Can't ... find ... right ... word: I used to use the thesaurus a lot. I also used to stop writing entirely until I found a fact I needed. I kept 3x5 cards (hard to imagine that I used to be organized) of various world building and character facts so that I could, at a glance, learn what the capitol city of Arrak el Eslahm was, count to fourteen using base 12 number systems and know exactly how long it takes to travel from Earth to Alpha Centauri traveling at 1.4 light speed. I kept careful timelines and took travel distances into account even on a first draft. If I had to look something up in the library, all writing would stop until I could convince my mom to take me or until I had enough cash to hop a bus there and back again. Ironic that I learned to just type XXXXXX or parenthetical comments like (and here Kami inserts a brilliant passage about Beggar Smith cleaning her black powder firearm with all kinds of juicy details supplied by Jacob) before Google and Wikipedia. Then again, relying too much on those 'fast' sources still slows down the writing process more than is strictly necessary. If researching facts, going back through your work to find the color of a character's horse or paging through a thesaurus inspires, fine. If it's an excuse to stop writing, boo! XXXXX rules!

I'm sure I learned more from daily writing, but I forgot. Oh well! Time to write some more!

Wednesday, May 16, 2007

Full House

We've added a dog into the household mix Monday. He's a sweet, clever, friendly, loves to be cuddled boy. Part lab mix, two years old (as opposed to the original estimate of 9 months), very gentle with Kate and a little scared of the cats (a fact they use to their advantage).

The household has been a little turned on its ear this week. Not much else getting done around here, though I finally managed to do most of the dishes yesterday. Today feels like we're getting back to normal, well, a new normal since there is now lots to do with Beau that didn't exist before. Luckily, several of the things we do with him happened before he came, like going outside and taking walks and feeding the animals. But tossing a ball around for him is completely new (and very fun, he's so polite about dropping it). And the cats need lots of extra attention (demanding it, actually).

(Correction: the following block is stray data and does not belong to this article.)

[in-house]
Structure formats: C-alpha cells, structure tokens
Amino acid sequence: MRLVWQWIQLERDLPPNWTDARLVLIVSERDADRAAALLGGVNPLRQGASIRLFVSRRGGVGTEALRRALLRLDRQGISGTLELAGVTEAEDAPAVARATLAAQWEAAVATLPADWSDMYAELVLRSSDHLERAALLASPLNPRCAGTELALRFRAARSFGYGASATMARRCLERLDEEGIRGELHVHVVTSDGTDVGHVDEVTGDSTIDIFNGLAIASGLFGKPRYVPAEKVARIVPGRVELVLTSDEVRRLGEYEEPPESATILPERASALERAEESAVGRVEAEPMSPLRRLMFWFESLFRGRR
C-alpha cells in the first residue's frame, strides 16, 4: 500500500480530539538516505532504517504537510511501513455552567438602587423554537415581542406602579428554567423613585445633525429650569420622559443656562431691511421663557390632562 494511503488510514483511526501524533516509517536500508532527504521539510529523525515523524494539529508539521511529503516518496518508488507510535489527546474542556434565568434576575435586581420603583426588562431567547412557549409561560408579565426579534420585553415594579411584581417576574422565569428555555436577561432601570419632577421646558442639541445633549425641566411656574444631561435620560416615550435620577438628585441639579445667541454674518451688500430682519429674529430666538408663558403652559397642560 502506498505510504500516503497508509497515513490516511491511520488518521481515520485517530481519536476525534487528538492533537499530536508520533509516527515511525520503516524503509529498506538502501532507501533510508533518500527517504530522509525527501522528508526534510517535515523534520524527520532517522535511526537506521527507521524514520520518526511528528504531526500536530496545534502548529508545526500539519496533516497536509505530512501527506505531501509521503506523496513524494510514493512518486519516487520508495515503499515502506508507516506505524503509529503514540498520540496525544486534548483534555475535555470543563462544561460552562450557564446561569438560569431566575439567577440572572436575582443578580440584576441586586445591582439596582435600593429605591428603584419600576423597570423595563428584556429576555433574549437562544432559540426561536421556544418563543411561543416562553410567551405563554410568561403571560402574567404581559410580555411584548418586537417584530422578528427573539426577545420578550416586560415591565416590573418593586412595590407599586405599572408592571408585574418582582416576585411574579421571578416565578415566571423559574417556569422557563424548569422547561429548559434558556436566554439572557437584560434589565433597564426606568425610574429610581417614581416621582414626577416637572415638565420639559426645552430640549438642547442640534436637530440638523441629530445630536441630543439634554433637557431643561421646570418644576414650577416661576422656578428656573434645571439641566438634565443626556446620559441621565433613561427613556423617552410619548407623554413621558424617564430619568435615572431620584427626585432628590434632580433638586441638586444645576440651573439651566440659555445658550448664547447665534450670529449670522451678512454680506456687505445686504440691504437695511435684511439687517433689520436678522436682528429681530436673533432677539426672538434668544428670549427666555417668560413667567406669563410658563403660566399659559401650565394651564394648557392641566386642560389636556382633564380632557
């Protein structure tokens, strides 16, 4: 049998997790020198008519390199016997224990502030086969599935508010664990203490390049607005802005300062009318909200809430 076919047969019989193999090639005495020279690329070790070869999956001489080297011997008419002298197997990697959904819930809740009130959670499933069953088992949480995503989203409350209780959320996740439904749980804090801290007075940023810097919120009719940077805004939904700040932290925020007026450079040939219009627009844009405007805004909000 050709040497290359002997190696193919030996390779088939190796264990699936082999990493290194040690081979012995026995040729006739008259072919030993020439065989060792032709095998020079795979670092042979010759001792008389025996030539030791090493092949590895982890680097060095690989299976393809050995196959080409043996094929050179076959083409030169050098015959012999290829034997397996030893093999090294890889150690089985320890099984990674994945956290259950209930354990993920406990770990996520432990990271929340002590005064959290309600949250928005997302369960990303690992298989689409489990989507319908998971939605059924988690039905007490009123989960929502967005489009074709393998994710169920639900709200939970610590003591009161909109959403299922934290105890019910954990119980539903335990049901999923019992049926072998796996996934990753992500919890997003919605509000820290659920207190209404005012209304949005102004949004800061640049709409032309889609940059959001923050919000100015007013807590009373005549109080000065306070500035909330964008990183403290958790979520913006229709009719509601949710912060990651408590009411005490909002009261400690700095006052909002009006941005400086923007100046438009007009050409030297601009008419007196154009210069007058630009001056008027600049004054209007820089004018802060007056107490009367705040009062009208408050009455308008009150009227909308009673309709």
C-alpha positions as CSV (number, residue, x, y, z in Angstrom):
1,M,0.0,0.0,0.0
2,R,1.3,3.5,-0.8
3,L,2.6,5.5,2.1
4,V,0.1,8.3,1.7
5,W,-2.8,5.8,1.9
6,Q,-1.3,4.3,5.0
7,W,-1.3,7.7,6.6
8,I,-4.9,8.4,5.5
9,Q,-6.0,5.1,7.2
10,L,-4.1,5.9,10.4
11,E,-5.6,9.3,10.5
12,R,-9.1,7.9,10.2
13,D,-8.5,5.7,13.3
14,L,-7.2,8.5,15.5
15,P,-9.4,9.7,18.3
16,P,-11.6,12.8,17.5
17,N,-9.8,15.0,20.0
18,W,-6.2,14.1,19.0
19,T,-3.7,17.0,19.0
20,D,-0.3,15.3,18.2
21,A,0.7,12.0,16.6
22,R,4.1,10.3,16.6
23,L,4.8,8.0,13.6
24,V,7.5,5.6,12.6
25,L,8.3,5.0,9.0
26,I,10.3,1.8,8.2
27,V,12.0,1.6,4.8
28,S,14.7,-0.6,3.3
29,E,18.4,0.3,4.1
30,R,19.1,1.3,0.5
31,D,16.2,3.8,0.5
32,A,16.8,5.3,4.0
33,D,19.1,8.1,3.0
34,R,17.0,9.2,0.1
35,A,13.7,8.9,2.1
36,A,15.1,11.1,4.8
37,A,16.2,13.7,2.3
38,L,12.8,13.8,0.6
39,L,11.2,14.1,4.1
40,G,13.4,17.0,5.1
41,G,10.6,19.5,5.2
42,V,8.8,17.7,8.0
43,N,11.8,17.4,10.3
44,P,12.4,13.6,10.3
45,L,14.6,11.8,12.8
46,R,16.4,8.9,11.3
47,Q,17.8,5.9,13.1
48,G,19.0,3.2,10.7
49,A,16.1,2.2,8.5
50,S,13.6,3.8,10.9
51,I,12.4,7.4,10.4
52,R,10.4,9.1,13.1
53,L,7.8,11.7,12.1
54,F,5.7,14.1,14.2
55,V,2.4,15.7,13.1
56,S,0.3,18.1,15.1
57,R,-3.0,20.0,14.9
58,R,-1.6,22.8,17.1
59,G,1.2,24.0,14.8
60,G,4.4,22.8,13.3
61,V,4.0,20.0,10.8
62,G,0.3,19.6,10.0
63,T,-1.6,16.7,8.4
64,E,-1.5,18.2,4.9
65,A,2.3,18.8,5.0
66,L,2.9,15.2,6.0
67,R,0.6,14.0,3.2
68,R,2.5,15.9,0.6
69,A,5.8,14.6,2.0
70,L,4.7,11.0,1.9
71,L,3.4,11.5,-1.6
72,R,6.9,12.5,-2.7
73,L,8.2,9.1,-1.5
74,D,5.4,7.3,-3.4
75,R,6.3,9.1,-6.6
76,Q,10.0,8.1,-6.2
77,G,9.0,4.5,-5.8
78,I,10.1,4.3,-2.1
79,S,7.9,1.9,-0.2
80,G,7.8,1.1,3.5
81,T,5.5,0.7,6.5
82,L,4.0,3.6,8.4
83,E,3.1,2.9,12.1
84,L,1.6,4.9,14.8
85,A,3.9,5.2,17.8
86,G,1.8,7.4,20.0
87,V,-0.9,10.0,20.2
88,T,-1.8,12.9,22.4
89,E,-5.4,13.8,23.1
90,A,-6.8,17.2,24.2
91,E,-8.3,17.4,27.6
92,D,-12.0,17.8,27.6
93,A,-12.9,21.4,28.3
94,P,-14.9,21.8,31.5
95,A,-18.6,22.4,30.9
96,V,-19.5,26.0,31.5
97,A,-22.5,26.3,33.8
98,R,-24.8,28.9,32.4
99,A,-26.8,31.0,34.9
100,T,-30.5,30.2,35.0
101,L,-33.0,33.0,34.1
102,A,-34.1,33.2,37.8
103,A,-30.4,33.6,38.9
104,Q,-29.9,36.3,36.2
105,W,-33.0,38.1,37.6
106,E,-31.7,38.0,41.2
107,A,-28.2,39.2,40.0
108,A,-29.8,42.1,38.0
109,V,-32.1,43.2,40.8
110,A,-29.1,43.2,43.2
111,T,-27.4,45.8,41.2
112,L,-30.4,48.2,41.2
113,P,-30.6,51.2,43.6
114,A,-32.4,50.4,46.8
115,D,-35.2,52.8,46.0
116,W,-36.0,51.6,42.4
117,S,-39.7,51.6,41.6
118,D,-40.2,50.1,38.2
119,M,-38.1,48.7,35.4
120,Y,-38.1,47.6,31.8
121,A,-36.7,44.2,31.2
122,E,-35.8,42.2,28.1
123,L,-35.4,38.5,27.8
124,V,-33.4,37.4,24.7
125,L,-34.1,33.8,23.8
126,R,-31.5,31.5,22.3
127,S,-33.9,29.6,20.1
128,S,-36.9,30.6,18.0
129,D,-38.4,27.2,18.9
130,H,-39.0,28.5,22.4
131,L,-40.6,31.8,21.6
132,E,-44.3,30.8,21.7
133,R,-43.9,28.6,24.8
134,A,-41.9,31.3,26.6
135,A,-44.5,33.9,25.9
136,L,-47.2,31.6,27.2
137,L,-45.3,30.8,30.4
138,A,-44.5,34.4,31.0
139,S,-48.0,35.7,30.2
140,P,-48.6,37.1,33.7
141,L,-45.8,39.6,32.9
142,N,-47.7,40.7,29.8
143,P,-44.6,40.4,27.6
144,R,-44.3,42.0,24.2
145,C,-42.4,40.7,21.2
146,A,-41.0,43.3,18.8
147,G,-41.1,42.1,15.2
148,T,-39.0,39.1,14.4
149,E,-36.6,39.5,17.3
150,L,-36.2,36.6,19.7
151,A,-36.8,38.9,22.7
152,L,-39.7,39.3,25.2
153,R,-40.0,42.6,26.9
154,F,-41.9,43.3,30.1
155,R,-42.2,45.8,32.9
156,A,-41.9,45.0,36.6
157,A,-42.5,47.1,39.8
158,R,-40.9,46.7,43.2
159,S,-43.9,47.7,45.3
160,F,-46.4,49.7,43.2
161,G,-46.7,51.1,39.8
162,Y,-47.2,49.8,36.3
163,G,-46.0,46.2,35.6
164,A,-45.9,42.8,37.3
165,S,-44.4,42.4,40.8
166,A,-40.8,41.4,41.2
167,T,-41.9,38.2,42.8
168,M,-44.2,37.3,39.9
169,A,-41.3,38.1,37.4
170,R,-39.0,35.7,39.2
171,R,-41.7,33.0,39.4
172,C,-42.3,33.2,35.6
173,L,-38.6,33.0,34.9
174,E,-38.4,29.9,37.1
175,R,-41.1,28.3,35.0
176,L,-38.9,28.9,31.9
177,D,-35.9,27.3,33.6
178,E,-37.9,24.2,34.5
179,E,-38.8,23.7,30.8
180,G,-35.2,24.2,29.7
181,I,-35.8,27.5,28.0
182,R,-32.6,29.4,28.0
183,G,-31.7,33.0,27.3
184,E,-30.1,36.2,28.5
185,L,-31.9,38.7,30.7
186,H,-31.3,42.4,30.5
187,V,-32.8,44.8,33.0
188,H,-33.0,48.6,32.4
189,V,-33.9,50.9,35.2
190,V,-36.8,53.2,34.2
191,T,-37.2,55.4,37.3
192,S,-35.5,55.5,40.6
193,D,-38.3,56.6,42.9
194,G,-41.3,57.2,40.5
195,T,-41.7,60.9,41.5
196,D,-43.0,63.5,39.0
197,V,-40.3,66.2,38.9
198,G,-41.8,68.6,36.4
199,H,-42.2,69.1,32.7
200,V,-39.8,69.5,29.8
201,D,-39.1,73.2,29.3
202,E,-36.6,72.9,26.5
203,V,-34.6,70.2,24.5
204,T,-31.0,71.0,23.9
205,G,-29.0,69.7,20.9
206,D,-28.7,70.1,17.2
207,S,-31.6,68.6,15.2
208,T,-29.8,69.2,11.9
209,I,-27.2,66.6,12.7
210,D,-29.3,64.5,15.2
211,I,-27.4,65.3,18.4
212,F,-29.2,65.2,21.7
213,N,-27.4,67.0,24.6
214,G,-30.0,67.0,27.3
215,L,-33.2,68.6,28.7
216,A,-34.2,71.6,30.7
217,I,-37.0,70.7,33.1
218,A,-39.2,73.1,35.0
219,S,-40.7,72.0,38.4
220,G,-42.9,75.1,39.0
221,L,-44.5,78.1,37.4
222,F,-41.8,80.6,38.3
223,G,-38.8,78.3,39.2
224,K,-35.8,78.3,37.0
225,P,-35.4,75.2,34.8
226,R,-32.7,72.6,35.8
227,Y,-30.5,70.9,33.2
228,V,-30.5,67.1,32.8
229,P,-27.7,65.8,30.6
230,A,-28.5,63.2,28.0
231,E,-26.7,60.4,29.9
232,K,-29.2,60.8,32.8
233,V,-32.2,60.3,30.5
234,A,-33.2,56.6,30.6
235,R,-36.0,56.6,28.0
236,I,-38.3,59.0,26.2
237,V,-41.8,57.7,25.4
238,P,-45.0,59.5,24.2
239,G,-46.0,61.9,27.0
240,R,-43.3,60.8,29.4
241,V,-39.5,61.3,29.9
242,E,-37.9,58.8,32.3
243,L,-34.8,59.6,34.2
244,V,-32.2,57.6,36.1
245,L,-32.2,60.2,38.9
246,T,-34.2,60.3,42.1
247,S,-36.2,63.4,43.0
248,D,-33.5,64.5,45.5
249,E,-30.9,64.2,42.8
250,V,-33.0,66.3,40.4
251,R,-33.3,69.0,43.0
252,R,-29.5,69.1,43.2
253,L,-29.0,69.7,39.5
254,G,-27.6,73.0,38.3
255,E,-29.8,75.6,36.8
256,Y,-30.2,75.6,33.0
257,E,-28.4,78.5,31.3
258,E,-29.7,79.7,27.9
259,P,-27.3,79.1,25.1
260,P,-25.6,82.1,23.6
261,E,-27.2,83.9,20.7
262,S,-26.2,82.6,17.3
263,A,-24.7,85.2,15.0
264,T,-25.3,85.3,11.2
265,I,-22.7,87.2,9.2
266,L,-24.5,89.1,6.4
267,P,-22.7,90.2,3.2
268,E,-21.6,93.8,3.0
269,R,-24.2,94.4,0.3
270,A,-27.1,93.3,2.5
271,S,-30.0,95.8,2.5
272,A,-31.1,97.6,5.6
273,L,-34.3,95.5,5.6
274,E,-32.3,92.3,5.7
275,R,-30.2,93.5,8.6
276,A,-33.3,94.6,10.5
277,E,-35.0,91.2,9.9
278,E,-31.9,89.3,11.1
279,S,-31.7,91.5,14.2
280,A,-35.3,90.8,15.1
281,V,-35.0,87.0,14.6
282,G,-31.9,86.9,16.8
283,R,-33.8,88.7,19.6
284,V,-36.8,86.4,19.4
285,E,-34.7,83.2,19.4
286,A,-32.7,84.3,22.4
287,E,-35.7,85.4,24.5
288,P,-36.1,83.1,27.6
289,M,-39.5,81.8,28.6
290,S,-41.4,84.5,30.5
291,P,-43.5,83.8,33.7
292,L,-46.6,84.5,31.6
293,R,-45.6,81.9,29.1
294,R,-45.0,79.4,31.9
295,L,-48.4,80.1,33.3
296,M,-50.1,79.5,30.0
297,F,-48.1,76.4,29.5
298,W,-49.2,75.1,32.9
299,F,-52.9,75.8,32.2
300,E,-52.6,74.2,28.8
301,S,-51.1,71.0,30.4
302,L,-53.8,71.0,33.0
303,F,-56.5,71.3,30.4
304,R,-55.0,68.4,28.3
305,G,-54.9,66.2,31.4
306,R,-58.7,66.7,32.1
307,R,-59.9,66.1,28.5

Today, though, I'm getting myself back into the daily routines. I will get my writing done. I'll finish laundry and dishes. I'll work on drafting up my script outline for Script Frenzy. I'll do finances and send in our payments. And I think I'll still manage to spend lots of time with Kate and Beau and TC. And write. Did I already mention writing?

Monday, May 14, 2007

It's a boy!

Gender Genie declared that "Masks" is written by a male author. Yay!

Mark wants to know if there is an orientation genie and if the orientation genie might not have decided that Masks was written by a gay guy.

Anyway, it was a score around 700ish on the male side and 400ish for the female side, pretty heavily guy. I feel the testosterone flowing through my veins! Oh, the power ...

Meanwhile, I took a few days off of writing for Mother's Day and general head straightening. Maybe I don't need my head on straight for writing, especially Masks, but nonetheless it felt good to do things like housework (yes, I did housework on Mother's Day) and gardening and grocery shopping (where much steak, king crab and shrimp was procurred, taken home, and devoured.) Tomorrow, a day off work will lead to dancing, er, I mean writing, yes, I meant writing all along.

Sometimes writing feels real, but if I spend too much time writing, it becomes unreal. Every so often, the actual world I live and breathe in has to take precedence, not just so that I can remember how the burgundy topped, deep green grass flashes gold when the wind snakes through it, but so I can feel earth, smell sweat, and look at Jupiter's moons through my telescope. There is an actual planet other than my own that my eyes can touch. No book can replace or match that sensation of Universe. I have to be real. I have to live, and only then can I live to write.

Sunday, May 13, 2007

Getting Together

Great evening last Friday! It is so nice to get together every couple of weeks to talk stories and writing and whatnot. I come away with my batteries recharged and I'm ready to write!

I'm looking forward to reading more on Enthusiast (thanks for the next two chapters, Carole) and reading the new version of Masks (thanks for the first four chapters, Kami). I'm curious about the dark fantasy short story, too, Carole, though I must admit I'm a little afraid to read it. Horror-esque and I are on shaky ground together. But I will read it!

I'm eager to start submitting stuff of my own for you two to fuss over, but I know I'm not ready for that yet. At least not until my script is done (when you'll be oh so tired of it!). I'm pleased that I'm holding myself back from rushing into a critique, as is my usual inclination. It just does me no good, and wastes your time, too, to have a piece critiqued that I know is flawed and can guess where most of those flaws are. Much better to have a piece critiqued that I think is strong and can no longer find the flaws and gaffs and rough places as easily. I'm looking forward to that day, but I can't say when it will come. Not yet. Maybe when I get closer to the end of Mummy Case or Warrior Storm.